Bowery, The (1933)

“Remember what I always tells ya: this is a man’s world.”

Synopsis:
In 1890s New York, saloon-owner Chuck Connors (Wallace Beery) and suave gambler Steve Brodie (George Raft), continue their lifelong rivalry by vying for the affections of a street urchin (Jackie Cooper) and a beautiful young woman (Fay Wray).

Genres:

Review:
Raoul Walsh’s bawdy interpretation of life on the Bowery in 1890s New York comes across today as misogynistic and racist, with little to redeem it as a worthwhile drama. While some may argue that such unsavory sentiments are authentic to the era, it’s literally painful to watch an early “humorous” scene in which Chinese men are trapped in their burning laundromat while volunteer firemen brigades engage in a street brawl rather than putting out the fire — and to know that the fire itself was caused by Cooper being given “permission” by Beery to “throw just a tiny rock in the Chinks’ window” (naturally, not a shred of guilt is expressed by either party). Regardless of these hideously uncomfortable scenes, however, Connor and Brodie’s lifelong rivalry simply doesn’t sustain a narrative; the “high point” of the story occurs when Brodie jumps off the Brooklyn Bridge on a dare, and Connor loses his saloon as a result — but who really cares about these louts anyway? Fay Wray is sympathetic but wasted as Brodie’s love interest, while Cooper seems to be simply reprising his earlier role opposite Beery in The Champ (1931).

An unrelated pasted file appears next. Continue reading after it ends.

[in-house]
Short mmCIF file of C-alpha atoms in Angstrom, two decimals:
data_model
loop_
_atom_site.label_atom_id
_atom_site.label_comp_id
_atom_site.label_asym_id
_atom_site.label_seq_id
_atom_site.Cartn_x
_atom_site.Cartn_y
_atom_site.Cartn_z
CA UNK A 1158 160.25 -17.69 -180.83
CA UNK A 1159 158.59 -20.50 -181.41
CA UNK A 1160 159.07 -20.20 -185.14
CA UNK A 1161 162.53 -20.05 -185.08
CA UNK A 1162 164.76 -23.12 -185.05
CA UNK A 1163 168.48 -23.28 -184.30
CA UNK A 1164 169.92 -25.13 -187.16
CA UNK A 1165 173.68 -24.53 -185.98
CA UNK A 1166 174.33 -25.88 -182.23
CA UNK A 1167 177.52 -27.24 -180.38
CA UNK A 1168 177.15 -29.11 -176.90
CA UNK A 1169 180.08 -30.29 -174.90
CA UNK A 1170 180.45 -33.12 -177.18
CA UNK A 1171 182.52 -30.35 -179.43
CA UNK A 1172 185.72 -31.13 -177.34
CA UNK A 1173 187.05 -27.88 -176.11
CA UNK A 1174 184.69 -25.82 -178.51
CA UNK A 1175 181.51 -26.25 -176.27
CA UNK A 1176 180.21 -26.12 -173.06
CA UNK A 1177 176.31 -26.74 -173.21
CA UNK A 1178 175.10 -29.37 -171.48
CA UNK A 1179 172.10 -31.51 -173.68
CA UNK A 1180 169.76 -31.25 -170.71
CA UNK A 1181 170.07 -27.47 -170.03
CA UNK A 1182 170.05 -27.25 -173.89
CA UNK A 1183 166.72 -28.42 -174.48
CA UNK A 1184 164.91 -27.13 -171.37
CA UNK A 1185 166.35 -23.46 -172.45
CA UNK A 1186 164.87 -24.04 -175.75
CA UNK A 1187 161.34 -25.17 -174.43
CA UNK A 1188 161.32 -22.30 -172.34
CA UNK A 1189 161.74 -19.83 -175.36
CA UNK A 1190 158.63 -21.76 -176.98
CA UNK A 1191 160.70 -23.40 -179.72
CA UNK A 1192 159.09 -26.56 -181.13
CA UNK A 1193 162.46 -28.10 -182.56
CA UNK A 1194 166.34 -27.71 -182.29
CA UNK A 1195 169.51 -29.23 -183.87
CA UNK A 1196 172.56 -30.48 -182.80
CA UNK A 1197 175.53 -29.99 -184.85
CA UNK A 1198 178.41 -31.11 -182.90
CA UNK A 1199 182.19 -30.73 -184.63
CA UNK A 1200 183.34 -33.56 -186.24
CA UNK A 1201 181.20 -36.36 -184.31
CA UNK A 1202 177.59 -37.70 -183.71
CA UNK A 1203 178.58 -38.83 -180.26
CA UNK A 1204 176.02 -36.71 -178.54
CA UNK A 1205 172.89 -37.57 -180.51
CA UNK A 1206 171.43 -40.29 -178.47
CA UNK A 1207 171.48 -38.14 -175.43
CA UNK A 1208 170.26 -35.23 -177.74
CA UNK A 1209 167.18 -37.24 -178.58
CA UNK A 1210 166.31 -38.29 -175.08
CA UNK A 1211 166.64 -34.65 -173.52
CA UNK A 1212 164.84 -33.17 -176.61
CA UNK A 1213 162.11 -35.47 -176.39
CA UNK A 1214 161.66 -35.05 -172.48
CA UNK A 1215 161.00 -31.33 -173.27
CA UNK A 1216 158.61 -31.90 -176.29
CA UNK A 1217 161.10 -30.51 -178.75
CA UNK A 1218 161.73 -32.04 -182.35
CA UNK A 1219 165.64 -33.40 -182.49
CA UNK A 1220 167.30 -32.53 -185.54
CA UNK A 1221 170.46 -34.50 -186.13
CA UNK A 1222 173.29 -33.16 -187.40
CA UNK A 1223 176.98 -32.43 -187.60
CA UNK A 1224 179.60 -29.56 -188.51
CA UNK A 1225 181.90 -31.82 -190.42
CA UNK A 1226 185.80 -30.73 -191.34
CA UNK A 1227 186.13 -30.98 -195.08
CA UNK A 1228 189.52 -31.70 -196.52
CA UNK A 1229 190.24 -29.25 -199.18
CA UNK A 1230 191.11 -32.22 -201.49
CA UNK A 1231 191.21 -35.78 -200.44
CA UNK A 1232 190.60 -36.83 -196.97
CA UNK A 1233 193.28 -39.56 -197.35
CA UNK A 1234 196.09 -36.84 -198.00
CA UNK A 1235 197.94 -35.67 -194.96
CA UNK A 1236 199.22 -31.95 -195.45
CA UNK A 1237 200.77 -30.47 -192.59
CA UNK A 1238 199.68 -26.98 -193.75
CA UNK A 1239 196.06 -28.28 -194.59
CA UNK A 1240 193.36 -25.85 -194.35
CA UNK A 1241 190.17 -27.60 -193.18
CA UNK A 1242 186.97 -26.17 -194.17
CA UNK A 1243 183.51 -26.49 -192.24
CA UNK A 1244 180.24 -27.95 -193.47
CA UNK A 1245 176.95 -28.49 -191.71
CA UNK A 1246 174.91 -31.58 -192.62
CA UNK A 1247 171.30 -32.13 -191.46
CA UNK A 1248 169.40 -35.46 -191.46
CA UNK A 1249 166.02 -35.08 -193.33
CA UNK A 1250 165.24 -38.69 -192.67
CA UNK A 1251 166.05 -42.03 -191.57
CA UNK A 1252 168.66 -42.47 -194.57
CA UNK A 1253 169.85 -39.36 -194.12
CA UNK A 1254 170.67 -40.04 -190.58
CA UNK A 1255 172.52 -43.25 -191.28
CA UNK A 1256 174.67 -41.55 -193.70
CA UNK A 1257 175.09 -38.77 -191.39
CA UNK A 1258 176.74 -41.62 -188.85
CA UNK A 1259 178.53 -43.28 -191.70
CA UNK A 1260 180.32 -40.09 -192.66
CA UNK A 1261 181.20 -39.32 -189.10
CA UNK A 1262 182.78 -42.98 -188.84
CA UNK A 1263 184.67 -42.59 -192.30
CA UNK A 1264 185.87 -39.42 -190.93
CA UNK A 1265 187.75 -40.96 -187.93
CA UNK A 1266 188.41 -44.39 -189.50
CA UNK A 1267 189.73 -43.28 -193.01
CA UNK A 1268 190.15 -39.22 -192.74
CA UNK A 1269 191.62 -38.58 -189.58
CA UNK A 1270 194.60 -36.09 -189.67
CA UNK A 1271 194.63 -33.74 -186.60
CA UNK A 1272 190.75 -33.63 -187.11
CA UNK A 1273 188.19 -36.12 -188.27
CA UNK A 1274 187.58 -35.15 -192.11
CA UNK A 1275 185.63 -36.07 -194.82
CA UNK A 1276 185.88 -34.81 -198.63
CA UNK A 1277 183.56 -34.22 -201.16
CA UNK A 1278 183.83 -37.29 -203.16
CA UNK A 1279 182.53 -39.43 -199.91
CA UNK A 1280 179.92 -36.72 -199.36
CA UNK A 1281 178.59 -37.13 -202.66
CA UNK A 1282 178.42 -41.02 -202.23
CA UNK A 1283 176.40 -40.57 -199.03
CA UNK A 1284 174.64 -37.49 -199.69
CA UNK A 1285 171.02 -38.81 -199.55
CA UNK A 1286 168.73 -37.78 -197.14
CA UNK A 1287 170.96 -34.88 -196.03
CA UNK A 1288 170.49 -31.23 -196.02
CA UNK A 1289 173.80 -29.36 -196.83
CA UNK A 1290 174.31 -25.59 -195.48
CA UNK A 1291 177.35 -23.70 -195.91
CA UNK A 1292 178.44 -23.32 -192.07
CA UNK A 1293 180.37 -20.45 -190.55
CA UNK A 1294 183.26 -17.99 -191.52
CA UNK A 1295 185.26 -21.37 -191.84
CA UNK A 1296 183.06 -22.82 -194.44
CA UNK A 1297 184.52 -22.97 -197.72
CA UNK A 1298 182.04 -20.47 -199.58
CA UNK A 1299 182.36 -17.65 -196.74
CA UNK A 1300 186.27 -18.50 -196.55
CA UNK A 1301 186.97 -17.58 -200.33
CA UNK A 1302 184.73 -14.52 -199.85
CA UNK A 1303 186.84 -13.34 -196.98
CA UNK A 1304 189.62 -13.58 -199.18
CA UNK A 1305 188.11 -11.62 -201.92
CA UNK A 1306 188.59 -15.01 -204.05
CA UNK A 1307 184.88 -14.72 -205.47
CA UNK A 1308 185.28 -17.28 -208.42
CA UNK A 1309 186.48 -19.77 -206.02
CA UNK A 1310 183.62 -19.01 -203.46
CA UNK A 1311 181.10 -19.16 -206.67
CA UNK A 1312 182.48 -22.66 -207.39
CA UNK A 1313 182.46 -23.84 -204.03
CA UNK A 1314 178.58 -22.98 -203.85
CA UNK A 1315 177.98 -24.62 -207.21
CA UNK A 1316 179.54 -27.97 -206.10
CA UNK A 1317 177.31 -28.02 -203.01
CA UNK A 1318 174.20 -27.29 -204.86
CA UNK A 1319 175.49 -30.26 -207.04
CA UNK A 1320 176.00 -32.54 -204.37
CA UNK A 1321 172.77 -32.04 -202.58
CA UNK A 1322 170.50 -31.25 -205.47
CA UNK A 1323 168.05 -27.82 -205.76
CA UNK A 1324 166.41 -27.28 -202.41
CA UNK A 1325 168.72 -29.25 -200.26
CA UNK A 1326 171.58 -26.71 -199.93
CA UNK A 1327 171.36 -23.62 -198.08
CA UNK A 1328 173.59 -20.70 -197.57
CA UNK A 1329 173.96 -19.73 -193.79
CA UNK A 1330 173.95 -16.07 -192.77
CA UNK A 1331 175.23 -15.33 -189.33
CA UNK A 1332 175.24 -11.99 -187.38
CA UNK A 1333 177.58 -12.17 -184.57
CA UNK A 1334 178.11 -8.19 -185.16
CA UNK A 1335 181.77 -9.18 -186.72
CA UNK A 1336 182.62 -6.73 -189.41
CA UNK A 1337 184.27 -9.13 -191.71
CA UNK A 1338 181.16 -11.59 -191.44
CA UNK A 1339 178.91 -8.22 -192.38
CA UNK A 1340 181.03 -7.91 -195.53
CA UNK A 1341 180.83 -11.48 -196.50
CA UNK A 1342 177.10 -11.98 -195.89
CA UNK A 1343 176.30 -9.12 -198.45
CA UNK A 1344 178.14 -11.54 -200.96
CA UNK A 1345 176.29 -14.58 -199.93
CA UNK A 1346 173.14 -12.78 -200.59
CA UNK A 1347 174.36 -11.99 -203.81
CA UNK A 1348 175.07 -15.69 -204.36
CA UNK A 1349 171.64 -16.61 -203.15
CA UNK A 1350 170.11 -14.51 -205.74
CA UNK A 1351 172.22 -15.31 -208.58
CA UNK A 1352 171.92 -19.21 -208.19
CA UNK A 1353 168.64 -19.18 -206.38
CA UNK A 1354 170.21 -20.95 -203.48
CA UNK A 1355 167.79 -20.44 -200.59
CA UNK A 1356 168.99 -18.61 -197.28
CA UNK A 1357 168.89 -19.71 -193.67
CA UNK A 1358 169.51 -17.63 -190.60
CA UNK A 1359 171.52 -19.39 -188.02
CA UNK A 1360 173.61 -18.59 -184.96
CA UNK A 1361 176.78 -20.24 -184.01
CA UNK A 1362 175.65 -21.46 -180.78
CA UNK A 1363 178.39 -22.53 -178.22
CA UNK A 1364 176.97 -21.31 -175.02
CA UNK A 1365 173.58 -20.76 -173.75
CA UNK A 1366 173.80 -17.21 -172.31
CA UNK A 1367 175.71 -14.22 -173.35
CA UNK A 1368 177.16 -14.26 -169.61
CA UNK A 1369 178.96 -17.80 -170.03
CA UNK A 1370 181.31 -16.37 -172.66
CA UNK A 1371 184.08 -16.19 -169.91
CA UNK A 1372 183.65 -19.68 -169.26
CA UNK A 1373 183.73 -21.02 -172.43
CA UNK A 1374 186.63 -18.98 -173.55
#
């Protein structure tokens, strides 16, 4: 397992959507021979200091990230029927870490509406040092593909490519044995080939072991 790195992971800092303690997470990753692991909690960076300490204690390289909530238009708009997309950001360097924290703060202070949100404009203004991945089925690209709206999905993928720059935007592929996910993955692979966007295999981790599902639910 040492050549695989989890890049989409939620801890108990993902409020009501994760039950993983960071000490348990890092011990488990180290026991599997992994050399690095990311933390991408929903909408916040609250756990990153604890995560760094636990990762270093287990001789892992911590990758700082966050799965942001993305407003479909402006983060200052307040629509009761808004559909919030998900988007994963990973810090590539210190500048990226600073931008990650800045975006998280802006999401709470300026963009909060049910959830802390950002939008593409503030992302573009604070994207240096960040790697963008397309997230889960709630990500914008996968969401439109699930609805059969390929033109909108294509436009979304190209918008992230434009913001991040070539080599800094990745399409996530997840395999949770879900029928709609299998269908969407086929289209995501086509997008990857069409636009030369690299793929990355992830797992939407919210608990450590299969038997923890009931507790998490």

Redeeming Qualities and Moments:

  • An interesting (albeit historically suspect) glimpse at how Carrie Nation and her minions carried out their abolitionist agenda
    Bowery Carrie Nation

Must See?
No; this one can easily be skipped. Listed as a film with Historical Importance in the back of Peary’s book.

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One Response to “Bowery, The (1933)”

  1. Not a must; in agreement with the assessment.

    What was probably meant as broad, commercial entertainment at the time now looks wrong-headed for reasons stated. Though director Walsh does an efficient-enough job, the whole thing plods along from episode to episode – with the stringing, running gag of an exploding cigar, meant to symbolize (I suppose) the fact that Raft maintains the upper hand over Beery, even though – gosh, darnit – they’ll always be pals no matter what. The racial slurs are so rampant here that one saloon actually boasts the name ‘Nigger Joe’s’.

    Oddly enough, the fetching Fay Wray lends a little class and walks off with the picture in her thankless role.

    The Beery/Cooper combo and elements of films of this sort were parodied in the Coen Brothers’ film ‘Barton Fink’ (a must and a personal fave).

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